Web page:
"Mudbound", a historical period drama co-written and directed by Dee Rees, will open this year's AFI Fest at the TCL Chinese Theatre. The film tells the story of two families following the end of World War II living in the rural South who struggle against financial hardships and racial tensions of the day. Carey Mulligan, Garrett Hedlund, Jason Mitchell, Jason Clarke, Jonathan Banks, Mary J. Blige and Rob Morgan star.

There are three Centerpiece Screenings: "Call Me By Your Name" from Italian filmmaker, Luca Guadagnino, "The Disaster Artist" by star and director, James Franco and "Hostiles", the latest from director, Scott Cooper.

A tribute to the Oscar-winning documentary filmmaker, Errol Morris ("The Thin Blue Line", "The Fog of War", "A Brief History of Time") will be held on November 11th along with a screening of his latest, "Wormwood", a Netflix six-part drama series.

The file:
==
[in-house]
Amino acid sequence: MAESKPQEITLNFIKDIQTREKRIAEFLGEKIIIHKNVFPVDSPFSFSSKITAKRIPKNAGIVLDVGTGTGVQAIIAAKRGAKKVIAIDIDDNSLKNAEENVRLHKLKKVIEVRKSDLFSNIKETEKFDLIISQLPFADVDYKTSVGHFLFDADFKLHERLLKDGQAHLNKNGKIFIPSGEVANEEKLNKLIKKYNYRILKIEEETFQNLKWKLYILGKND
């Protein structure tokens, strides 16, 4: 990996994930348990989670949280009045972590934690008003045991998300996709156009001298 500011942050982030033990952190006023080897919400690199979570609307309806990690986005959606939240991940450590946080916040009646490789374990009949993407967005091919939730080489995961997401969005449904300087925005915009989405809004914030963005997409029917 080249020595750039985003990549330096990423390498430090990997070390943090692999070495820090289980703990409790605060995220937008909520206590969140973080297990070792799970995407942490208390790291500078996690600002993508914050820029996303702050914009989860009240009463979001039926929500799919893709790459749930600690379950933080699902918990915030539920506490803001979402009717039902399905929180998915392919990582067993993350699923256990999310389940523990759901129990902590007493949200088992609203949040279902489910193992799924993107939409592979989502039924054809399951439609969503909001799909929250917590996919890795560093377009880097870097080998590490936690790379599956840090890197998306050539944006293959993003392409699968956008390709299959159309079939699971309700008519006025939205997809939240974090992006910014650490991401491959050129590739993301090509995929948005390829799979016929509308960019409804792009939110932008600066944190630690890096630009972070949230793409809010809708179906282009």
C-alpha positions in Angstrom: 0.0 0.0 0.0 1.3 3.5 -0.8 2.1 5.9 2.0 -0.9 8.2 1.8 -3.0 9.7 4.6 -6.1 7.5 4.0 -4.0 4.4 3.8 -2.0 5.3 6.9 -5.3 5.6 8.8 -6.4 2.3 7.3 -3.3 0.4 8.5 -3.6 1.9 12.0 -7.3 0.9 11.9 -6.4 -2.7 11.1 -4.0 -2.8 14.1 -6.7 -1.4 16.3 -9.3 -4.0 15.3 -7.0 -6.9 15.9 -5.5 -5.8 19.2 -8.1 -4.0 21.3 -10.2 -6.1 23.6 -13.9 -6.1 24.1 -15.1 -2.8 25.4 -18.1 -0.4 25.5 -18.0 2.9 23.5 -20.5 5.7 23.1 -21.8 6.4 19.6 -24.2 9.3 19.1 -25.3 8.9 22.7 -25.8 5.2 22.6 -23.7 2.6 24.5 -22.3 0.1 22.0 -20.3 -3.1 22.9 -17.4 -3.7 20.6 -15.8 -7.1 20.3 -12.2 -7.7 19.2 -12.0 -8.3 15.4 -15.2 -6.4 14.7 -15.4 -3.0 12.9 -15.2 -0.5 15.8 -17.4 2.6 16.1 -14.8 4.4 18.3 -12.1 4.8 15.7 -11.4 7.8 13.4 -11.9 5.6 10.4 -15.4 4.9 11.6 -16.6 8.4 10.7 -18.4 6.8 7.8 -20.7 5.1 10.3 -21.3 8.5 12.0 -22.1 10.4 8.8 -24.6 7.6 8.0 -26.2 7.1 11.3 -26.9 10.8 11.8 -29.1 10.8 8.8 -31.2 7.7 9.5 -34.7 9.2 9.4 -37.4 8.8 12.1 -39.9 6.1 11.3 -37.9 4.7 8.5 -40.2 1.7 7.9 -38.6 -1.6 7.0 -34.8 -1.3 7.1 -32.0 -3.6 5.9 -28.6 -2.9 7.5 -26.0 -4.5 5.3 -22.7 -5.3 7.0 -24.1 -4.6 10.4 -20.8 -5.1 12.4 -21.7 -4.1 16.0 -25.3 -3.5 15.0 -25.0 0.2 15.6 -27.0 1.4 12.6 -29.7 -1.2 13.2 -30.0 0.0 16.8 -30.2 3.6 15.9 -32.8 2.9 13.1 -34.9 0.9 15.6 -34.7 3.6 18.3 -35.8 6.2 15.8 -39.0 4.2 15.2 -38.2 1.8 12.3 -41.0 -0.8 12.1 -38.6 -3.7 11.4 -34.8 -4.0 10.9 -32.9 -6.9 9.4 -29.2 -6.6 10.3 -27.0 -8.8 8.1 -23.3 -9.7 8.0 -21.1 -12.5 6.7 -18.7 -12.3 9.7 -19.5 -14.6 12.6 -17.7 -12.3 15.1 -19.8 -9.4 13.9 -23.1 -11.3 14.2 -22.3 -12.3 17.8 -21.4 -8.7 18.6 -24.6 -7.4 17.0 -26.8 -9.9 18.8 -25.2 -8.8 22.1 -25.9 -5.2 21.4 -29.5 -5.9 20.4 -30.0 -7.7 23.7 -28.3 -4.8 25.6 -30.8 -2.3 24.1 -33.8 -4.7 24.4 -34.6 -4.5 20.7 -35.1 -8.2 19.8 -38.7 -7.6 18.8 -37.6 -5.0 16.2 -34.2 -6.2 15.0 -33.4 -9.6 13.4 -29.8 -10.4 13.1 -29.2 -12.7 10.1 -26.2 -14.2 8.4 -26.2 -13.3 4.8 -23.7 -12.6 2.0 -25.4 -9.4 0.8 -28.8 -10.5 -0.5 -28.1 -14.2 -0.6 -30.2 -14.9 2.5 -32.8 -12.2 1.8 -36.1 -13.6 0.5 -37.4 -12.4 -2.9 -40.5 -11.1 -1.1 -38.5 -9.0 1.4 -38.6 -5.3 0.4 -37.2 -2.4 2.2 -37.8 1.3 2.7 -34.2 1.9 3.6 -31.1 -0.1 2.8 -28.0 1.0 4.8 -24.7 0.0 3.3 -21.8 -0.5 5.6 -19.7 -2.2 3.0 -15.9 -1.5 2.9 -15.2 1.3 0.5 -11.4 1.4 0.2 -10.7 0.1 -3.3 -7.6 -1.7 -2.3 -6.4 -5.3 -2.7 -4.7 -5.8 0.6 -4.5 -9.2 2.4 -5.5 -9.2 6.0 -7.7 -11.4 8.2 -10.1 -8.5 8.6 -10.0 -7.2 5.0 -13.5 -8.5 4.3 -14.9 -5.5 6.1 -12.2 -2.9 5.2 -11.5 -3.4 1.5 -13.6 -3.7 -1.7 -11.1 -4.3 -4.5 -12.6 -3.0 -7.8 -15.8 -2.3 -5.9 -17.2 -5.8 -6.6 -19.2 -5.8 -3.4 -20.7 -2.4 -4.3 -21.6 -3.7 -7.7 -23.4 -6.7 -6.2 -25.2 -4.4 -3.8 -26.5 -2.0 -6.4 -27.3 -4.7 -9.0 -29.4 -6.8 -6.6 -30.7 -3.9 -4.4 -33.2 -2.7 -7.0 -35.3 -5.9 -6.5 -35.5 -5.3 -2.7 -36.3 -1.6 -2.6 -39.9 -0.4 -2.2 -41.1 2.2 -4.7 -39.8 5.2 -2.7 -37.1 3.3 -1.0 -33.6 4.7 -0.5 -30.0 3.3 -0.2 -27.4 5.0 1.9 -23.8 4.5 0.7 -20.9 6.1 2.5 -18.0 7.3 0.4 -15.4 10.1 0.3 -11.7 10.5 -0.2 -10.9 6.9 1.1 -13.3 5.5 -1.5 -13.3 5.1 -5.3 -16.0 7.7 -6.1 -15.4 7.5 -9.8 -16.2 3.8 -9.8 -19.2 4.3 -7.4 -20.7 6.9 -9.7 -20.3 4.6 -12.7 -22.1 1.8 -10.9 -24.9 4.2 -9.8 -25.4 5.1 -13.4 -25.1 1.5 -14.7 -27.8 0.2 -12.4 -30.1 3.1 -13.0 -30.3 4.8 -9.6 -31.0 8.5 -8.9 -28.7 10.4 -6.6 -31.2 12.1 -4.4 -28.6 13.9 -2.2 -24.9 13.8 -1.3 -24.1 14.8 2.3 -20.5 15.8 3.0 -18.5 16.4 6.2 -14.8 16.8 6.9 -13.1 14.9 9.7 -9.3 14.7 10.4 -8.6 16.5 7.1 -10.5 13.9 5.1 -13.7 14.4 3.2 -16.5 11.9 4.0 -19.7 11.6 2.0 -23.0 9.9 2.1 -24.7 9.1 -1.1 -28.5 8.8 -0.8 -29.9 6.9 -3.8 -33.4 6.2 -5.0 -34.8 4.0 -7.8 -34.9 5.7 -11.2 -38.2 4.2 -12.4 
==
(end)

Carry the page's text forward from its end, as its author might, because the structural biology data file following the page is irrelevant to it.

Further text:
The Closing Night Gala will be the world premiere of "All The Money in The World", the latest from Ridley Scott who will also be honored with a tribute and discussion following the screening. Based on the novel from John Pearson, the film recalls the true-life incident involving the kidnapping of the sixteen year-old grandson of billionaire J. Paul Getty (played by Kevin Spacey) and his shocking refusal to pay his ransom. Michelle Williams, Mark Wahlberg, Romain Duris, Charlie Plummer and Timothy Hutton also star.

UPDATE: Due to the disturbing allegations against actor Kevin Spacey, "All The Money In The World" has been cancelled as the Closing Night film. As for the film, in a most unusual move Christopher Plummer has been hired to re-film Spacey's role as J. Paul Getty with the plan to still release the film theatrically on December 22nd.